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How to Create a Great Book Cover That Gets Results

What exactly makes a great book cover design? Is it the colours, the font, the image? We dive into the anatomy of cover design whilst also looking at some brilliant examples.

 So what makes up a basic cover design?

A great book cover, first of all, needs to be formatted properly. And a common mistake is that the front, spine, and back of a cover are separate files. In fact, they form one whole file. Imagine you lay an open book down on the table with cover facing upwards. This is what a cover design file looks like.

It’s important that all the elements of a book cover are consistent with its theme. Sometimes part of the design wraps all around the cover. A block of colour, for instance, could carry over from the front onto the spine and back. This helps bring continuity to the design.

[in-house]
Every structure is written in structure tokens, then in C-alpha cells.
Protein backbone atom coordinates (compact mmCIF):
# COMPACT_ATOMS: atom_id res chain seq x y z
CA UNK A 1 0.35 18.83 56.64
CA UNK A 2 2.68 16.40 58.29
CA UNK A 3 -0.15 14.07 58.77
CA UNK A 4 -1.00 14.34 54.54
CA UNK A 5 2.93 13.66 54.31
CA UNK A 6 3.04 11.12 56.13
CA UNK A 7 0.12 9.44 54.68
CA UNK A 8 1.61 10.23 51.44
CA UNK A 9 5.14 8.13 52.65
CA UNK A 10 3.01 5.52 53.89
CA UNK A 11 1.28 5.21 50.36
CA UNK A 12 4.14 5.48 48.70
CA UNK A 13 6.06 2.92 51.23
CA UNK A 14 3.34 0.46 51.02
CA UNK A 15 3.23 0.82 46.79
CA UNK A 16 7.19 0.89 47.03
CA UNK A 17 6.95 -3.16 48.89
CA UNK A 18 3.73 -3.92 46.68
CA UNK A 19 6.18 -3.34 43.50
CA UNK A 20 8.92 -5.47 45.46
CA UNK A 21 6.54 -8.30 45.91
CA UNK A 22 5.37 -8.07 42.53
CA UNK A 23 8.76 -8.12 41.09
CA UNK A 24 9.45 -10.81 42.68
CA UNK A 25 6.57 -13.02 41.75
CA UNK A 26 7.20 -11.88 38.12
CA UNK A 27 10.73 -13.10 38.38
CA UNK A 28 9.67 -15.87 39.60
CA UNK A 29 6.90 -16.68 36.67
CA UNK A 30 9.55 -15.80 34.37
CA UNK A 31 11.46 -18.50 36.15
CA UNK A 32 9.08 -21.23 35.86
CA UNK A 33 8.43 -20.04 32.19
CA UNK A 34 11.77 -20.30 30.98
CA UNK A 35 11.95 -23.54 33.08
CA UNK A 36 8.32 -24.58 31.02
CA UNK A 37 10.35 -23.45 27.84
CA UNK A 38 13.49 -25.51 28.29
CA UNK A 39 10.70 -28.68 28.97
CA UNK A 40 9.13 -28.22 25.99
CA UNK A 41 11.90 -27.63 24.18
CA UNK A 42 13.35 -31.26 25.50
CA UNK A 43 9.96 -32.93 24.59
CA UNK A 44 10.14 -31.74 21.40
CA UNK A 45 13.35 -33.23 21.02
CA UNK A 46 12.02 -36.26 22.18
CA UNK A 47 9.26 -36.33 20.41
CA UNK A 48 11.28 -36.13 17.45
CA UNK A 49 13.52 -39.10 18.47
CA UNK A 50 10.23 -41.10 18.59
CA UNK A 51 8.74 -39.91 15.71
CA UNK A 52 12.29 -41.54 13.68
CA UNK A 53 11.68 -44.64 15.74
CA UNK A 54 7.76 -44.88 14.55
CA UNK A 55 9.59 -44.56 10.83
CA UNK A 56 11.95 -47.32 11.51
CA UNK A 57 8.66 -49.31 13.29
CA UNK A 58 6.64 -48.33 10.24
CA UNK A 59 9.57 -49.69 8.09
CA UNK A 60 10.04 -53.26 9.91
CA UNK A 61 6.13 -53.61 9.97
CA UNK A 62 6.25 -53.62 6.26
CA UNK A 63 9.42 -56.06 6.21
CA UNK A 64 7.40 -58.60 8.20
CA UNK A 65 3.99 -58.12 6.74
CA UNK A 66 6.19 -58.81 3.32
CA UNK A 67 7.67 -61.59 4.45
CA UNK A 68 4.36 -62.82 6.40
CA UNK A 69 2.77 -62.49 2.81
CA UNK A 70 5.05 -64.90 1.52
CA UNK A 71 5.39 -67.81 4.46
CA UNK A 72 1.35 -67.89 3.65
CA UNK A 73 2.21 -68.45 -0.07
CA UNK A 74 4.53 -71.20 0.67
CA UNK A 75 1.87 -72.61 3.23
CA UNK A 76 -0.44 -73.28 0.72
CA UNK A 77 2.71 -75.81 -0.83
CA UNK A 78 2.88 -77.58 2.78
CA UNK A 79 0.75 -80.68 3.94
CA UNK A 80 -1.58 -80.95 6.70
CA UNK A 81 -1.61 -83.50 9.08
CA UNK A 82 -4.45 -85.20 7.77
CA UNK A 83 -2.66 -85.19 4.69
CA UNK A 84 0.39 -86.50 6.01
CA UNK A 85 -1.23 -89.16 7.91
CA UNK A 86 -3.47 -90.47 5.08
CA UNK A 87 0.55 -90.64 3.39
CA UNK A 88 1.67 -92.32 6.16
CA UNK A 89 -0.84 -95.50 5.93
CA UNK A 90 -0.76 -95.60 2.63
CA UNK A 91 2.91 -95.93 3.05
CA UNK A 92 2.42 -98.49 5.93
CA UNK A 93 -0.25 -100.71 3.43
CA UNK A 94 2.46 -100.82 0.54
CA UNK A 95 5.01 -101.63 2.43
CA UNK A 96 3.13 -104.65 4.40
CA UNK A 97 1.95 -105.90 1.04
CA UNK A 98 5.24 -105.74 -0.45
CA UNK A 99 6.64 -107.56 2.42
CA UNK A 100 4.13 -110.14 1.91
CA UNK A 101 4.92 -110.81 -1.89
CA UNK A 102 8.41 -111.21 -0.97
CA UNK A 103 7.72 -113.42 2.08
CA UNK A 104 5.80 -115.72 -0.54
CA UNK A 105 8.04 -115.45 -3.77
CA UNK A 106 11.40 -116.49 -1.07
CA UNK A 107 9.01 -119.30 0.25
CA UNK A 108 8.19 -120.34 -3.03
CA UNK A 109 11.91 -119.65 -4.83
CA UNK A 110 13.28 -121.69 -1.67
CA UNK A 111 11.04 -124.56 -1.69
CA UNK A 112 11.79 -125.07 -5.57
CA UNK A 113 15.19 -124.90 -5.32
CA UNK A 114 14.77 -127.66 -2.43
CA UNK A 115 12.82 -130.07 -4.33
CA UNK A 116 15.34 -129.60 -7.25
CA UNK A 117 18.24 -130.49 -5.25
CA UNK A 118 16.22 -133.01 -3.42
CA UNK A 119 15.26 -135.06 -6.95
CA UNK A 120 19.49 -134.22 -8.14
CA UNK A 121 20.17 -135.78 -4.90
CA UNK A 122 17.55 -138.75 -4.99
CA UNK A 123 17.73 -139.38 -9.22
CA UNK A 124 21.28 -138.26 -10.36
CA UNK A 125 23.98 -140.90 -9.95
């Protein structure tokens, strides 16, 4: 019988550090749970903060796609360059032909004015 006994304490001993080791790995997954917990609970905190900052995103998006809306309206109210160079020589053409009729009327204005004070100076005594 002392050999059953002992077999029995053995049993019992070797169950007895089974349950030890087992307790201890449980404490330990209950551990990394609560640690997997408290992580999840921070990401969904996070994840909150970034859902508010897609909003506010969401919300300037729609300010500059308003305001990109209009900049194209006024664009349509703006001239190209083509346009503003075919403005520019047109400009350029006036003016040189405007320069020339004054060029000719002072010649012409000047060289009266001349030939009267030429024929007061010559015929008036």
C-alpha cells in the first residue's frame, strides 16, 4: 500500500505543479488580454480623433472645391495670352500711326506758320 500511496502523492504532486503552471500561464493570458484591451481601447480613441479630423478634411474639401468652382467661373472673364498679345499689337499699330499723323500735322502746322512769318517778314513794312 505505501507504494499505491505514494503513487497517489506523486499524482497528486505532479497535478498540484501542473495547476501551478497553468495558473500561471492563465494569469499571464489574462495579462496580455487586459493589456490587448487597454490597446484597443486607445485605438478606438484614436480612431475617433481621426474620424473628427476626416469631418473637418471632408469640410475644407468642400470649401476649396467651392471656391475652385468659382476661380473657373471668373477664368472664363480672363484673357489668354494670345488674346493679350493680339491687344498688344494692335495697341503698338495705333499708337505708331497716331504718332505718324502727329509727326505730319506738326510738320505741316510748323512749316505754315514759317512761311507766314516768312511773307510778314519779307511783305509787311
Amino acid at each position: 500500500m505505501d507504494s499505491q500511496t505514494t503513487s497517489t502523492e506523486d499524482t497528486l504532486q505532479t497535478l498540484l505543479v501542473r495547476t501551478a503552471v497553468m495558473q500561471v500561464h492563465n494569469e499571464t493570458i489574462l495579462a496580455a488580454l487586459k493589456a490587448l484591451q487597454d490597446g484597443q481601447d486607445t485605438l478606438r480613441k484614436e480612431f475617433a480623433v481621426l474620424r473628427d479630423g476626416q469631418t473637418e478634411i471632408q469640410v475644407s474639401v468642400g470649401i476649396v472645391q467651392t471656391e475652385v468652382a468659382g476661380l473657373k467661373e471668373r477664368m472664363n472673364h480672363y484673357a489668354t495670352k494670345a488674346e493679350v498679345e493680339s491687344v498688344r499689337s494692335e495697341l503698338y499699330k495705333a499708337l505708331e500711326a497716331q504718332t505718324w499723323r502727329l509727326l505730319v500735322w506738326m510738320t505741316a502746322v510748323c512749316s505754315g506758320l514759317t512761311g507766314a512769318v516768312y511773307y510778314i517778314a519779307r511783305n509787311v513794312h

Focus on a theme

Is there a main theme that runs through your novel? Or maybe there’s a certain image which embodies the meaning of your story? The His Dark Materials books by Philip Pullman, for example, each have the object that the individual book is based around.

great book cover

Or, you can use something as simple as font and colour to bring your message to the forefront. Take a look at Reni Eddo-Lodge’s Why I’m No Longer Talking to White People About Race.

great book cover

Something as basic as “whiting” out the three words, reflects the concept of the whole book.

 Less is more

Another common mistake when thinking of ideas for your book cover design is trying to communicate a scene in the book.

You can’t put all the details of a moment in your story onto the front cover. Plus, from a composition point of view, most scenarios in a narrative won’t work for the rectangular shape of a book.

This is why it’s important to strip away the details until you have an image or idea you’re happy with. This is how you end up with a great book cover.

Stand-out book cover designs of 2017:

great book cover